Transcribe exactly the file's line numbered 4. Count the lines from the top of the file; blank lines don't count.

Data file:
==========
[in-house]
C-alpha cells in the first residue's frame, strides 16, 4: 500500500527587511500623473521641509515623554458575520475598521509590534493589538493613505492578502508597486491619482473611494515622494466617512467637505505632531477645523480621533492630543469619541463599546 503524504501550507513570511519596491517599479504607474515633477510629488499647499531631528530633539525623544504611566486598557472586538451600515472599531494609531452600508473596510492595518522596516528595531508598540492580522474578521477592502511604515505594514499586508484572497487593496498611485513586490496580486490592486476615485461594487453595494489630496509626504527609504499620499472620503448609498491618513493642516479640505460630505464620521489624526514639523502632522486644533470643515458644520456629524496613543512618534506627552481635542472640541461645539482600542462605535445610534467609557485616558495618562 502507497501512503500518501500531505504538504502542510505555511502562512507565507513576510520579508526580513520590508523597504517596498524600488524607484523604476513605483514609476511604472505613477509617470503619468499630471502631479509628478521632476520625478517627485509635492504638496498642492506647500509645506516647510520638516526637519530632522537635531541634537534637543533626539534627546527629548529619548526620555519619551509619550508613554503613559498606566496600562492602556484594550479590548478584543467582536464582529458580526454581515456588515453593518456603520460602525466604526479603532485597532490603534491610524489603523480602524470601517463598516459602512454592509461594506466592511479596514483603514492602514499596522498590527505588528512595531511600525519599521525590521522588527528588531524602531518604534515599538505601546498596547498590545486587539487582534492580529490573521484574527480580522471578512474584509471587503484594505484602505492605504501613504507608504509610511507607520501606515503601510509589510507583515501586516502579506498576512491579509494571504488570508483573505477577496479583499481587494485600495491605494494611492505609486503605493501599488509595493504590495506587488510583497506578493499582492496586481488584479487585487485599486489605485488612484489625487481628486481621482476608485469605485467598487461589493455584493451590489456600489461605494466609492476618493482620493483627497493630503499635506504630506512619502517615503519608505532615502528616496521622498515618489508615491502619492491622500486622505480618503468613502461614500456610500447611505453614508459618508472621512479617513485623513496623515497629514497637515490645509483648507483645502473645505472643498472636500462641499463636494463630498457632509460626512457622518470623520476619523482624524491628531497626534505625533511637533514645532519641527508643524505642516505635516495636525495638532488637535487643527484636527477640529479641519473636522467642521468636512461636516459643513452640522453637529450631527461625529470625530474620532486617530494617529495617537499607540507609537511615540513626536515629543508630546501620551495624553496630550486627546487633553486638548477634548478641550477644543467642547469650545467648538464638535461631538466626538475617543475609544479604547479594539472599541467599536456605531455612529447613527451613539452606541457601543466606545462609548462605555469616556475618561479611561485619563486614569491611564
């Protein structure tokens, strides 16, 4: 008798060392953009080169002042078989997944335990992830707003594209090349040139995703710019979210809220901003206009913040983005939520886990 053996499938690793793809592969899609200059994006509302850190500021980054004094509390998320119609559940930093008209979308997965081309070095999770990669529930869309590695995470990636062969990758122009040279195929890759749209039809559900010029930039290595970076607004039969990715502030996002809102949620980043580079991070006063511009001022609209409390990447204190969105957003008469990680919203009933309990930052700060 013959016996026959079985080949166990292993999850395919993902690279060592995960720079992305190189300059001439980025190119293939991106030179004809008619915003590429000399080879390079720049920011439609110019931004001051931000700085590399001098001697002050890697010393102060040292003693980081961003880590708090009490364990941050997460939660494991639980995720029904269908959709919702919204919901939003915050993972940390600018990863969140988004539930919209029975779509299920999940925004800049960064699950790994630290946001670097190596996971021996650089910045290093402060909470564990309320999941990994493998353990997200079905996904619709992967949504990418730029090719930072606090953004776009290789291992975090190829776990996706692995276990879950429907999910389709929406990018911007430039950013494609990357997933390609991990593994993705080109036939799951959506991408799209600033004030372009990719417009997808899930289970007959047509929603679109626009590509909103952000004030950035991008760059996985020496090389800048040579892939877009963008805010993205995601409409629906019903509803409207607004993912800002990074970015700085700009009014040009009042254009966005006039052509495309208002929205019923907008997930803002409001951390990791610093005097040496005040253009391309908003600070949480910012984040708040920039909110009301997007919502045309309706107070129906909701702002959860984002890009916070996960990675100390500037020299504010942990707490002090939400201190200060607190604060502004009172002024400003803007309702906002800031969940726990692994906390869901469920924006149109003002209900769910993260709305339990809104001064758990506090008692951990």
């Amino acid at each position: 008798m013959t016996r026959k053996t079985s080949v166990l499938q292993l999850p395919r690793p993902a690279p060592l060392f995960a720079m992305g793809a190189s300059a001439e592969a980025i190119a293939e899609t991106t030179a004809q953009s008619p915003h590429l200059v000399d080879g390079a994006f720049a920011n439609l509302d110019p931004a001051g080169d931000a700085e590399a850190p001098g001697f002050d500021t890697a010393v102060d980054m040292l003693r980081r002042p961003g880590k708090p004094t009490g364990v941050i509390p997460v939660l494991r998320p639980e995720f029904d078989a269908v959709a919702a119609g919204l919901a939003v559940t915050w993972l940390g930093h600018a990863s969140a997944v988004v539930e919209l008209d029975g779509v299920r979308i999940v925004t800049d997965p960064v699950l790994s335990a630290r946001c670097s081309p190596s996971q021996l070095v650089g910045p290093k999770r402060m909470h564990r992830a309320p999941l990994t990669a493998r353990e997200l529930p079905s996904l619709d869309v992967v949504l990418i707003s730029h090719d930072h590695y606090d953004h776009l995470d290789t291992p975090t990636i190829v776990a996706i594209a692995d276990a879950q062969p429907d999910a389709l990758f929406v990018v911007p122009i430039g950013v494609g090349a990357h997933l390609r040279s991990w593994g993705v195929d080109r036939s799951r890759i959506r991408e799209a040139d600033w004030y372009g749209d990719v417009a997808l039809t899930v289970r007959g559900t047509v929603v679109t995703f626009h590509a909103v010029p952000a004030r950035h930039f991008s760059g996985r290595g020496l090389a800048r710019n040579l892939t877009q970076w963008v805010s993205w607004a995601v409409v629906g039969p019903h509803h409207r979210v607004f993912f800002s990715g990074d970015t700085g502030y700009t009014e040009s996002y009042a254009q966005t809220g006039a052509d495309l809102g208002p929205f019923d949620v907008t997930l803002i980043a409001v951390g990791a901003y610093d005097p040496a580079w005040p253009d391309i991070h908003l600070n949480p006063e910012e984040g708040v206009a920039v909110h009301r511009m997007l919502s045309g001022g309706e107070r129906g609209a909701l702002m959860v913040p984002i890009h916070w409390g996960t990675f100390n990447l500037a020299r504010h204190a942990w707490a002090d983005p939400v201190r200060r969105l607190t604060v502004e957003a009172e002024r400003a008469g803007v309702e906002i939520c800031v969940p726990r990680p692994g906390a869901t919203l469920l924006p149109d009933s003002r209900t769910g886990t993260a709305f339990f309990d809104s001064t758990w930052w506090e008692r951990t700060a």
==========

């Amino acid at each position: 008798m013959t016996r026959k053996t079985s080949v166990l499938q292993l999850p395919r690793p993902a690279p060592l060392f995960a720079m992305g793809a190189s300059a001439e592969a980025i190119a293939e899609t991106t030179a004809q953009s008619p915003h590429l200059v000399d080879g390079a994006f720049a920011n439609l509302d110019p931004a001051g080169d931000a700085e590399a850190p001098g001697f002050d500021t890697a010393v102060d980054m040292l003693r980081r002042p961003g880590k708090p004094t009490g364990v941050i509390p997460v939660l494991r998320p639980e995720f029904d078989a269908v959709a919702a119609g919204l919901a939003v559940t915050w993972l940390g930093h600018a990863s969140a997944v988004v539930e919209l008209d029975g779509v299920r979308i999940v925004t800049d997965p960064v699950l790994s335990a630290r946001c670097s081309p190596s996971q021996l070095v650089g910045p290093k999770r402060m909470h564990r992830a309320p999941l990994t990669a493998r353990e997200l529930p079905s996904l619709d869309v992967v949504l990418i707003s730029h090719d930072h590695y606090d953004h776009l995470d290789t291992p975090t990636i190829v776990a996706i594209a692995d276990a879950q062969p429907d999910a389709l990758f929406v990018v911007p122009i430039g950013v494609g090349a990357h997933l390609r040279s991990w593994g993705v195929d080109r036939s799951r890759i959506r991408e799209a040139d600033w004030y372009g749209d990719v417009a997808l039809t899930v289970r007959g559900t047509v929603v679109t995703f626009h590509a909103v010029p952000a004030r950035h930039f991008s760059g996985r290595g020496l090389a800048r710019n040579l892939t877009q970076w963008v805010s993205w607004a995601v409409v629906g039969p019903h509803h409207r979210v607004f993912f800002s990715g990074d970015t700085g502030y700009t009014e040009s996002y009042a254009q966005t809220g006039a052509d495309l809102g208002p929205f019923d949620v907008t997930l803002i980043a409001v951390g990791a901003y610093d005097p040496a580079w005040p253009d391309i991070h908003l600070n949480p006063e910012e984040g708040v206009a920039v909110h009301r511009m997007l919502s045309g001022g309706e107070r129906g609209a909701l702002m959860v913040p984002i890009h916070w409390g996960t990675f100390n990447l500037a020299r504010h204190a942990w707490a002090d983005p939400v201190r200060r969105l607190t604060v502004e957003a009172e002024r400003a008469g803007v309702e906002i939520c800031v969940p726990r990680p692994g906390a869901t919203l469920l924006p149109d009933s003002r209900t769910g886990t993260a709305f339990f309990d809104s001064t758990w930052w506090e008692r951990t700060a």